We All Fall Down

by Rachel J. K. Grace

28 June 2007

Are Estonians selling sheep as a rare breed of poodle to the Japanese? And other post-riot conversations...
 

In the days following the riots spurred by Estonia’s decision to remove a Red Army memorial from the centre of Tallinn at the end of April, a flurry of spoof advertisements travelled the world via email. A Russian-Estonian designer had taken press photos of the riots and brilliantly turned them into satirical ads.

One ad featured a giddy (male) looter making off with a bottle of Sprite and what looks like a package of sanitary pads from a kiosk. Another ad shows an already nicely-clad woman stealing some clothes from the Armani store. What had started as a protest by Russians and Russian-Estonians against the Estonian government’s transfer of a Soviet World War II monument turned into riots involving looting, violent attacks, and the shocking destruction of property, the likes of which Estonia had not experienced since regaining independence from the Soviet Union in 1991.

What was at first a domestic issue between the Estonia government and a minority Russian voice escalated into an international political battle. The Russian Federation voted unanimously to withdraw the Russian ambassador from Tallinn and temporarily closed the border. Latvia, Lithuania, and Poland expressed strong support for Estonia, while several Scandinavian countries issued statements indicating it was a domestic issue. The EU and NATO urged Russia to observe the Vienna Convention on Diplomatic Relations in regards to the protection of the Estonian Embassy in Moscow (which was under attack for several day by a pro-Kremlin youth movement), and the EU took it a step further in declaring its support for Estonia and adopted a formal resolution criticizing Russia’s human rights record in early May. But mainly, Russia and Estonia’s respective foreign ministers duked it out in the press and on the world political stage, while hackers (many with Russian IP addresses) attacked Estonia via the Internet. Though media reports might leave the rest of the world with the impression that Estonia was crippled by these cyber attacks, it quickly became apparent that it is not called E-stonia just because it sounds cute.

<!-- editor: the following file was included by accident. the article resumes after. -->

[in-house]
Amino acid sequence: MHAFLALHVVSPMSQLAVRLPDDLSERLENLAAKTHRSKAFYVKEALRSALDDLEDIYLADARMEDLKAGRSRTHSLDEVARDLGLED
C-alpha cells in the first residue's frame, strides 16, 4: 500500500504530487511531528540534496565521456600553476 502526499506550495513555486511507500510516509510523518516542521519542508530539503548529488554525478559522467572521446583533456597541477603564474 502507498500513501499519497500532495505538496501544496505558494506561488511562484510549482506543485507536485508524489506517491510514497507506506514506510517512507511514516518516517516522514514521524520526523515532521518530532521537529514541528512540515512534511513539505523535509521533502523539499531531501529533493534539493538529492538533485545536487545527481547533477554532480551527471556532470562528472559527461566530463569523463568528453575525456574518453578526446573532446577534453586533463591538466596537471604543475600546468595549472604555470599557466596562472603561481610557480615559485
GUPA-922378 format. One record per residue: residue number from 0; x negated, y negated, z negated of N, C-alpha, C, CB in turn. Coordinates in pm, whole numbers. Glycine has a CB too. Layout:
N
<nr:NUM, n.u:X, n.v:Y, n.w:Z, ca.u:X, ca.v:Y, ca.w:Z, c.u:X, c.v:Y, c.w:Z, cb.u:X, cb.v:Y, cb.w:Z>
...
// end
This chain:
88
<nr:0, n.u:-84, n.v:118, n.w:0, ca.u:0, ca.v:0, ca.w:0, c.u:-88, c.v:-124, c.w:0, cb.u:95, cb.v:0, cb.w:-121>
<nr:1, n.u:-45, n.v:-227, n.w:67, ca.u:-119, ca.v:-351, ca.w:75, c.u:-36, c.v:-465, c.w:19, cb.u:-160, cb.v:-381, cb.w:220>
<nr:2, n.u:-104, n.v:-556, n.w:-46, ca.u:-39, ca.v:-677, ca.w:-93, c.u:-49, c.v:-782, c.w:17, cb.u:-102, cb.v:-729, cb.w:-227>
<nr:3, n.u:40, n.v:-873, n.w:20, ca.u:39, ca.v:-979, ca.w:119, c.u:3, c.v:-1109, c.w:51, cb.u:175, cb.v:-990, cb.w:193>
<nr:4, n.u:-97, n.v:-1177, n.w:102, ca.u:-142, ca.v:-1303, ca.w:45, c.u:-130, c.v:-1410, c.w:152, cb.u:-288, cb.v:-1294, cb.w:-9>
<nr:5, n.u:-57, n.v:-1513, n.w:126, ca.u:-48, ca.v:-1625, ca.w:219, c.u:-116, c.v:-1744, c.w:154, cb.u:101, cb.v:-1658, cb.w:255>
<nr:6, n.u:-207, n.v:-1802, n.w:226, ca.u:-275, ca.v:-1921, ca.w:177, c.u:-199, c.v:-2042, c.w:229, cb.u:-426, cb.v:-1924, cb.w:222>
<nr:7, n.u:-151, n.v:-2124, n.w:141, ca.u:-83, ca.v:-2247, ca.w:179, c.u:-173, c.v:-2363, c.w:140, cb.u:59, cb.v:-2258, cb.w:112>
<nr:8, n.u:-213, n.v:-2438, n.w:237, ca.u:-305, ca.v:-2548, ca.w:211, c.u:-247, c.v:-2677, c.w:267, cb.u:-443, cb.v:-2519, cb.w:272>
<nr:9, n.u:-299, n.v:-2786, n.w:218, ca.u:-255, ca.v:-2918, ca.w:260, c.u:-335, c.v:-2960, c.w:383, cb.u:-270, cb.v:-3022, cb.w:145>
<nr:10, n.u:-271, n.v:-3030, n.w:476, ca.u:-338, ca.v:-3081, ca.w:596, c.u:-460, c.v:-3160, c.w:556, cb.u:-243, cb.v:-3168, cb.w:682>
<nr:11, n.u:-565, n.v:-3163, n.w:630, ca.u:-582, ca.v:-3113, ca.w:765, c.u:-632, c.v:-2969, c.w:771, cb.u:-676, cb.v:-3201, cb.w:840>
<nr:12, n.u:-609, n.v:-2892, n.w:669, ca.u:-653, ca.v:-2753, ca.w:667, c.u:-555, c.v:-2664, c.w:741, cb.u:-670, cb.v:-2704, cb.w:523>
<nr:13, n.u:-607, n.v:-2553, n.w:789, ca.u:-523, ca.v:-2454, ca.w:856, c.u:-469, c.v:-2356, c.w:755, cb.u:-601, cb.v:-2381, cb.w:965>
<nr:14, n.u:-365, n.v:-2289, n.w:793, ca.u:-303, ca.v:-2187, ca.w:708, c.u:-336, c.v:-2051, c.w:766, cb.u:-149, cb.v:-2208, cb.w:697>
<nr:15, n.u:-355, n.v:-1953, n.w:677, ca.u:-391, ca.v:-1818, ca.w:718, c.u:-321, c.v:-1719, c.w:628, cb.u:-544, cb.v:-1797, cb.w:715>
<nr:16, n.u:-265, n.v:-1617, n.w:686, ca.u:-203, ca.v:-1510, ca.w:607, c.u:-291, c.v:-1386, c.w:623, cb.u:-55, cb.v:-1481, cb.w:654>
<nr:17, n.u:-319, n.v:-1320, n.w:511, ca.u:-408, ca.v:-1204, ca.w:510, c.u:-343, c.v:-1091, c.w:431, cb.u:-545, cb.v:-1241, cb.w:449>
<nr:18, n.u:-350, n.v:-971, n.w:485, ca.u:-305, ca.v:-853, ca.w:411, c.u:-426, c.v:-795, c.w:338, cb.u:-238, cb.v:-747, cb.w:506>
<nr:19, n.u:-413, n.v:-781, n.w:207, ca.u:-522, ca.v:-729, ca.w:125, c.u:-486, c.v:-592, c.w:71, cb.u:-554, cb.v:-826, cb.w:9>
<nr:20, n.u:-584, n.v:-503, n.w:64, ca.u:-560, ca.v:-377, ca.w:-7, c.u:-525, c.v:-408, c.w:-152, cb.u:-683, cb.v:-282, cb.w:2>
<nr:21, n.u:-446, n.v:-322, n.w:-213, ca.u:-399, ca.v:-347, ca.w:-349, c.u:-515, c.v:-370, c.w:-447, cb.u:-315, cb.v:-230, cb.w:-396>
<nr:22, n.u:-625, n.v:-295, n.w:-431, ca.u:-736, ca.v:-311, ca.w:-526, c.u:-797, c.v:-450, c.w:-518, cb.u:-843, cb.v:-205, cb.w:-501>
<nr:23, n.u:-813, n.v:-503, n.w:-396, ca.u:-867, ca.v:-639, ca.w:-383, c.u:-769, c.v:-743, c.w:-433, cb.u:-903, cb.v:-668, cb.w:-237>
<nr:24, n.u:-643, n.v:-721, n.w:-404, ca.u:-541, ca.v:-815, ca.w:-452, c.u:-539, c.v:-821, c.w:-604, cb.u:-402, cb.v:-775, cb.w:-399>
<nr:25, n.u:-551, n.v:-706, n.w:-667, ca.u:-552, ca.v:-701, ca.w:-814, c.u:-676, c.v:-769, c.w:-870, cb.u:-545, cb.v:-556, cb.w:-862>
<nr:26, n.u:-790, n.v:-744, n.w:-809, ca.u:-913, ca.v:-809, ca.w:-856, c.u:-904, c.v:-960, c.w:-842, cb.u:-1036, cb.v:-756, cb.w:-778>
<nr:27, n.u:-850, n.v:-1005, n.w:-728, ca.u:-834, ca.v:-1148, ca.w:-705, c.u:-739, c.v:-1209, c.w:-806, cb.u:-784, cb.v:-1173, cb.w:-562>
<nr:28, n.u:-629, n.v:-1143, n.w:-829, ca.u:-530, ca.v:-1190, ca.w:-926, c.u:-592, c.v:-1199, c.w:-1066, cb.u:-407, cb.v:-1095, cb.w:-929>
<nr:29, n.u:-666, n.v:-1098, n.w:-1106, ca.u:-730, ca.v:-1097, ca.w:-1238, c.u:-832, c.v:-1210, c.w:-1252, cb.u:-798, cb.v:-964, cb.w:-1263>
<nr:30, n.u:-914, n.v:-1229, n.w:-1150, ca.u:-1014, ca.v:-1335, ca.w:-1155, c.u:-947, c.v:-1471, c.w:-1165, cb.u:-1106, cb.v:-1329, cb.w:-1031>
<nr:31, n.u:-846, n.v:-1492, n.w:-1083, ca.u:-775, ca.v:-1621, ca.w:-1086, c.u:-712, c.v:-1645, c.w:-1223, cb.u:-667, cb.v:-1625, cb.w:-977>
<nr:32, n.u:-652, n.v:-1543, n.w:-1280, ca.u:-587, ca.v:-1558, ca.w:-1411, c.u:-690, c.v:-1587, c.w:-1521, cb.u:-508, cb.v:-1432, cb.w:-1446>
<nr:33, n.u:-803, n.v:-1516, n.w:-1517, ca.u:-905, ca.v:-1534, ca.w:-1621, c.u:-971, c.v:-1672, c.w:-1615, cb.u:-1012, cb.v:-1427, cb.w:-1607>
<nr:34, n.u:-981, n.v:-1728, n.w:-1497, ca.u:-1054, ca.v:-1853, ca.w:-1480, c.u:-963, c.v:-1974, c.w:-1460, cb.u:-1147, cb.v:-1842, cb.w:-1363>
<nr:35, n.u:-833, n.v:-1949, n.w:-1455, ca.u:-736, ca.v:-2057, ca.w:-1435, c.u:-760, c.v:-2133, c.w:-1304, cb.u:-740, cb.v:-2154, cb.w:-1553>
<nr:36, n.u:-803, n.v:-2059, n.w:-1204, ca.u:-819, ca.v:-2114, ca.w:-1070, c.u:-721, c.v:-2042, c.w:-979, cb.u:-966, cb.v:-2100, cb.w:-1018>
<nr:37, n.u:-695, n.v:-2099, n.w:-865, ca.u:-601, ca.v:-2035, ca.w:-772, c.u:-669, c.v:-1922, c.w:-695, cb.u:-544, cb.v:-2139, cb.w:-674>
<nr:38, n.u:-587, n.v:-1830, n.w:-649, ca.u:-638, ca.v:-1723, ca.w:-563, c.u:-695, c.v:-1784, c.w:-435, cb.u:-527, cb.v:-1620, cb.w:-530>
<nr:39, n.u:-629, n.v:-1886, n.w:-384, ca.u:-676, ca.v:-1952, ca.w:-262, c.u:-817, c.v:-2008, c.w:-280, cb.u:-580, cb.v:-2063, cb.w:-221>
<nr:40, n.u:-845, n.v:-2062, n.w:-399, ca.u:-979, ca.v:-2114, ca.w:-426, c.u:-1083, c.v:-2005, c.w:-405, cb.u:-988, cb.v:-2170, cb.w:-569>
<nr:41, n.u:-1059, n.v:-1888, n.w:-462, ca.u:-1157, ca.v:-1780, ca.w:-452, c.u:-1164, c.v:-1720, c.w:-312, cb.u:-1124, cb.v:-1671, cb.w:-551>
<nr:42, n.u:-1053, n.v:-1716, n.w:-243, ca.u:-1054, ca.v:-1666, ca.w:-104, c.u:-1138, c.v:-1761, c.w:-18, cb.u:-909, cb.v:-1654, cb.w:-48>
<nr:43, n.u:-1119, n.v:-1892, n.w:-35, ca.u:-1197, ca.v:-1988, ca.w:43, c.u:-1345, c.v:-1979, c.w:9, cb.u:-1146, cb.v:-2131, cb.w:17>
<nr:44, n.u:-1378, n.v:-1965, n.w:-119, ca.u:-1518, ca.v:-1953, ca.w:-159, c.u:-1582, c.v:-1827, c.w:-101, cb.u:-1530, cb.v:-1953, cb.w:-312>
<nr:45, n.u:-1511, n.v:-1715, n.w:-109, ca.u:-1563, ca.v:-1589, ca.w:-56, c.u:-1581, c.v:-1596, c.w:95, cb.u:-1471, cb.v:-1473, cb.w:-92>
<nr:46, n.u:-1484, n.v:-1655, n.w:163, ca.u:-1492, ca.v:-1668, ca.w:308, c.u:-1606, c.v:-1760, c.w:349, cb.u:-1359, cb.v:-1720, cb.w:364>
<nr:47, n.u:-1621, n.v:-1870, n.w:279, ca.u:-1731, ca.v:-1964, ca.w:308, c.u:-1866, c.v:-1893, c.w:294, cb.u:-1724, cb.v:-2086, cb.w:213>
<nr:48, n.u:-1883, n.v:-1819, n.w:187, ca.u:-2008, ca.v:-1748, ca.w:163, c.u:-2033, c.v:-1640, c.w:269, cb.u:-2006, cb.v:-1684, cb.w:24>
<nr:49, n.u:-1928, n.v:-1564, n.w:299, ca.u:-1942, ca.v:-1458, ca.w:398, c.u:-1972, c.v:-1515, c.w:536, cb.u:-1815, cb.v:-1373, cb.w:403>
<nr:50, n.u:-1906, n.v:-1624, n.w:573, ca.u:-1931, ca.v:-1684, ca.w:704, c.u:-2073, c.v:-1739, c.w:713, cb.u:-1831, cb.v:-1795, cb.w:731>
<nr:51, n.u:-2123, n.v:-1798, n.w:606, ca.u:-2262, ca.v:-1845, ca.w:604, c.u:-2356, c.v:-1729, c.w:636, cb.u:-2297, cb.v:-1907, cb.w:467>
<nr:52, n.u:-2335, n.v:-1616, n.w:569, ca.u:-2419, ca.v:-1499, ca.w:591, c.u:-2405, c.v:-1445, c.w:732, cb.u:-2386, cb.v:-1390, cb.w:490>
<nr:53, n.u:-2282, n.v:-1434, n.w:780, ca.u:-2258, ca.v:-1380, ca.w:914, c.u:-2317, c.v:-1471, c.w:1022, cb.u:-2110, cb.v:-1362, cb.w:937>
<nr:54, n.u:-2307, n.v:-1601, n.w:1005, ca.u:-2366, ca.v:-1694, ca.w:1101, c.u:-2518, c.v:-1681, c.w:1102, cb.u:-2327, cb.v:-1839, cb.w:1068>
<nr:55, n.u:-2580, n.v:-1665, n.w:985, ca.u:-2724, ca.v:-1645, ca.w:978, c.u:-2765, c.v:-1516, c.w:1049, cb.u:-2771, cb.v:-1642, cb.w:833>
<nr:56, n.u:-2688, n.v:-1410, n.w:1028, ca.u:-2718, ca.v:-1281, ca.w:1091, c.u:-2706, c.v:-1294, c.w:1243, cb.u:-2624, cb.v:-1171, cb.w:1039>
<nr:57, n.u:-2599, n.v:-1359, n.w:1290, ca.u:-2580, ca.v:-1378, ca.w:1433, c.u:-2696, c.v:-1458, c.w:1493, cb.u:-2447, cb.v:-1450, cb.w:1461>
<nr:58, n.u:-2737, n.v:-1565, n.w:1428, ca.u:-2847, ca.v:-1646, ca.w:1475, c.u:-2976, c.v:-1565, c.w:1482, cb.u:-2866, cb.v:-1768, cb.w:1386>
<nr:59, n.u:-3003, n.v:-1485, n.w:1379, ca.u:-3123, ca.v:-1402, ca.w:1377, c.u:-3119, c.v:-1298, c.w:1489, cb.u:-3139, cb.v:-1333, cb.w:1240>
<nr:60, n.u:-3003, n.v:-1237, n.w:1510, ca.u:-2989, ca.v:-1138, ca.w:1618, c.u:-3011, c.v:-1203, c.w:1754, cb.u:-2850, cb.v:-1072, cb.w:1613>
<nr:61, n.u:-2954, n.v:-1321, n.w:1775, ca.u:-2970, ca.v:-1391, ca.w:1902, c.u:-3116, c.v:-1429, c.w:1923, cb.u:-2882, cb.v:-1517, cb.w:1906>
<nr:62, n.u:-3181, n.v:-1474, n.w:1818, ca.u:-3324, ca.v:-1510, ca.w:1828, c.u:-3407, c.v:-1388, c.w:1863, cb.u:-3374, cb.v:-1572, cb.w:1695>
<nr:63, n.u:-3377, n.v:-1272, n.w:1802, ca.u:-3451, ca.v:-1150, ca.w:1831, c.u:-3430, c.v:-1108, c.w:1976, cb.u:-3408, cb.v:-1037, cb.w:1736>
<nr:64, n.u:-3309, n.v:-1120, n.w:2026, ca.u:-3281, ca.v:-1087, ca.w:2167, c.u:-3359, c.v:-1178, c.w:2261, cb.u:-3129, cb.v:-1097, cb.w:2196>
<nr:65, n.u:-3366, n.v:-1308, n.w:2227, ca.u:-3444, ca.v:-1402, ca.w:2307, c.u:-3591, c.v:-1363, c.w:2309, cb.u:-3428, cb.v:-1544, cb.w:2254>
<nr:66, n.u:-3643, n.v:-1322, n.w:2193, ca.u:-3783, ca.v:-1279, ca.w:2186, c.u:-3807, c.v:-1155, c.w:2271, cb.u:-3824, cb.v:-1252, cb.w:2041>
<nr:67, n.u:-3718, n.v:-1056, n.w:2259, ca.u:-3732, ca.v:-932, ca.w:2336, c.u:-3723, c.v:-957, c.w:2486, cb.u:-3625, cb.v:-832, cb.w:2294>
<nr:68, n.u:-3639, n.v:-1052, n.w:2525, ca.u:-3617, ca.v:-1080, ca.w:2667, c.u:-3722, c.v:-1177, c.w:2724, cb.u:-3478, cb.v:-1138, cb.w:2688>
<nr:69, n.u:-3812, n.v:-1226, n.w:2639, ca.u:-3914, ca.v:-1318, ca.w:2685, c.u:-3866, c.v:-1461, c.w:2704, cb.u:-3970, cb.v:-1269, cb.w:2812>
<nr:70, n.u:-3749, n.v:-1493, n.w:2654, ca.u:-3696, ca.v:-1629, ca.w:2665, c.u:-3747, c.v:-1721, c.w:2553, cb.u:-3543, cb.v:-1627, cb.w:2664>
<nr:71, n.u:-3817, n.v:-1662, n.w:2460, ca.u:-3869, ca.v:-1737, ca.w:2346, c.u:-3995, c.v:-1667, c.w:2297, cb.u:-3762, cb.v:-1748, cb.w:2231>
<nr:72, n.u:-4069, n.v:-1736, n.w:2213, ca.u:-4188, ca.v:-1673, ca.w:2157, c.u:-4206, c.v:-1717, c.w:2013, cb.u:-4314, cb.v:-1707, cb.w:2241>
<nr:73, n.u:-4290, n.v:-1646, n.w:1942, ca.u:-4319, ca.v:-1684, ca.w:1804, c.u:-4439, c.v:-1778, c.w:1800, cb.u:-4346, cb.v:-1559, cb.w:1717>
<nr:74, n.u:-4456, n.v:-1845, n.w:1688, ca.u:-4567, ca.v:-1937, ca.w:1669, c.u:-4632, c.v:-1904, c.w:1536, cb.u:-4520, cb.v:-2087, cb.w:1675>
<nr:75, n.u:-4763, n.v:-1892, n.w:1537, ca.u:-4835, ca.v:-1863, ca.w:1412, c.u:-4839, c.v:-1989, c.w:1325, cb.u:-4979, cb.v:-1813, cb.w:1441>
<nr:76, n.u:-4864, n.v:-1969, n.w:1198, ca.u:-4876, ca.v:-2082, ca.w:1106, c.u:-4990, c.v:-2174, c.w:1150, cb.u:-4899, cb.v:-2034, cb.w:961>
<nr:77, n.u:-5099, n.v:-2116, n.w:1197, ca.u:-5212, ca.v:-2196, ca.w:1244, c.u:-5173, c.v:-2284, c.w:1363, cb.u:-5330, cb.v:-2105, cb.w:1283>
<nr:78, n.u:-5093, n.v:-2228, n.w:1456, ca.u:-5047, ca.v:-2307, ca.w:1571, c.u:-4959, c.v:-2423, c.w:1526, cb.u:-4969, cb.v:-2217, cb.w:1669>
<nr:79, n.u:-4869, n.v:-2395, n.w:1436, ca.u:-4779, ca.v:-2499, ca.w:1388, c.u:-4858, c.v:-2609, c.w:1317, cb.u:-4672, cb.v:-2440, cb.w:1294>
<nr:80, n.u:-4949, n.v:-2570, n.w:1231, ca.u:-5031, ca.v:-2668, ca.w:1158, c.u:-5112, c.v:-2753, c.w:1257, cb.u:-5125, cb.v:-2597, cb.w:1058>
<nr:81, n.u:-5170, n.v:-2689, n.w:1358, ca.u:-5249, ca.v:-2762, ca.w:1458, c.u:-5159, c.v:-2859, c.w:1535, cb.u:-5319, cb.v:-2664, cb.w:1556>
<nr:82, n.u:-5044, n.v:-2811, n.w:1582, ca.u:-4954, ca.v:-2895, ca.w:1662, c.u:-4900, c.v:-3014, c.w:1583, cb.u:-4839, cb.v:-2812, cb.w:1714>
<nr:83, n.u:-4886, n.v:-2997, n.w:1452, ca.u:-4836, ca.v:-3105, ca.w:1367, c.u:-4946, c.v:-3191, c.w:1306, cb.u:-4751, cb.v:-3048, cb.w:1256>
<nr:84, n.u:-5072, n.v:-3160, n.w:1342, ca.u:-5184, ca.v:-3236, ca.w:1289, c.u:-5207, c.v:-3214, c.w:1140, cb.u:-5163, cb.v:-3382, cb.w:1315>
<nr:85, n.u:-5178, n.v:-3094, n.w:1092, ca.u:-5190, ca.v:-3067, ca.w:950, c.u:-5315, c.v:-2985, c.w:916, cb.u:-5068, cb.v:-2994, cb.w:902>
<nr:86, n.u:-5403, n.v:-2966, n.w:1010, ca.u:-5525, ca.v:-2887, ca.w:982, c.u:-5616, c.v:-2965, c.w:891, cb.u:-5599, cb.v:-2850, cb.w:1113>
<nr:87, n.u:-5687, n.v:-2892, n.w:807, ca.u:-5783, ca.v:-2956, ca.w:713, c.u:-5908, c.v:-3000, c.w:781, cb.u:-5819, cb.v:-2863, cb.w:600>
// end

Estonia has a bevy of programming geniuses, and though some websites were down temporarily (including that of a major bank and some branches of government) and money was lost, life went on for most Estonians largely unscathed. To date, companies are still completing their multi-million or billion euro mergers and transactions, tourists are visiting Tallinn in the usual droves, apartment rental prices remain high, and so on. Still, there have been subtle changes since April. A few scenes from life since the riots:

In the immediate aftermath of the riots, I saw some Russian teenagers (obviously too young to have been born during Soviet times) holding signs that said, “CCCP 4ever. Fuck Estonia. Fuck Ansip.” (Andrus Ansip is Estonia’s Prime Minister who made the final decision to move the monument.)

Several people tried to post comments on my blogs that included hate speech aimed at both Estonia and Russia.

Until May 9th, the sale of alcohol was banned and then restricted. We ran out of beer at my birthday party around 2pm. I found myself explaining the temporary restriction on alcohol to an Estonian who was eager to make a run to the nearest liquor store. Until then, he was clueless.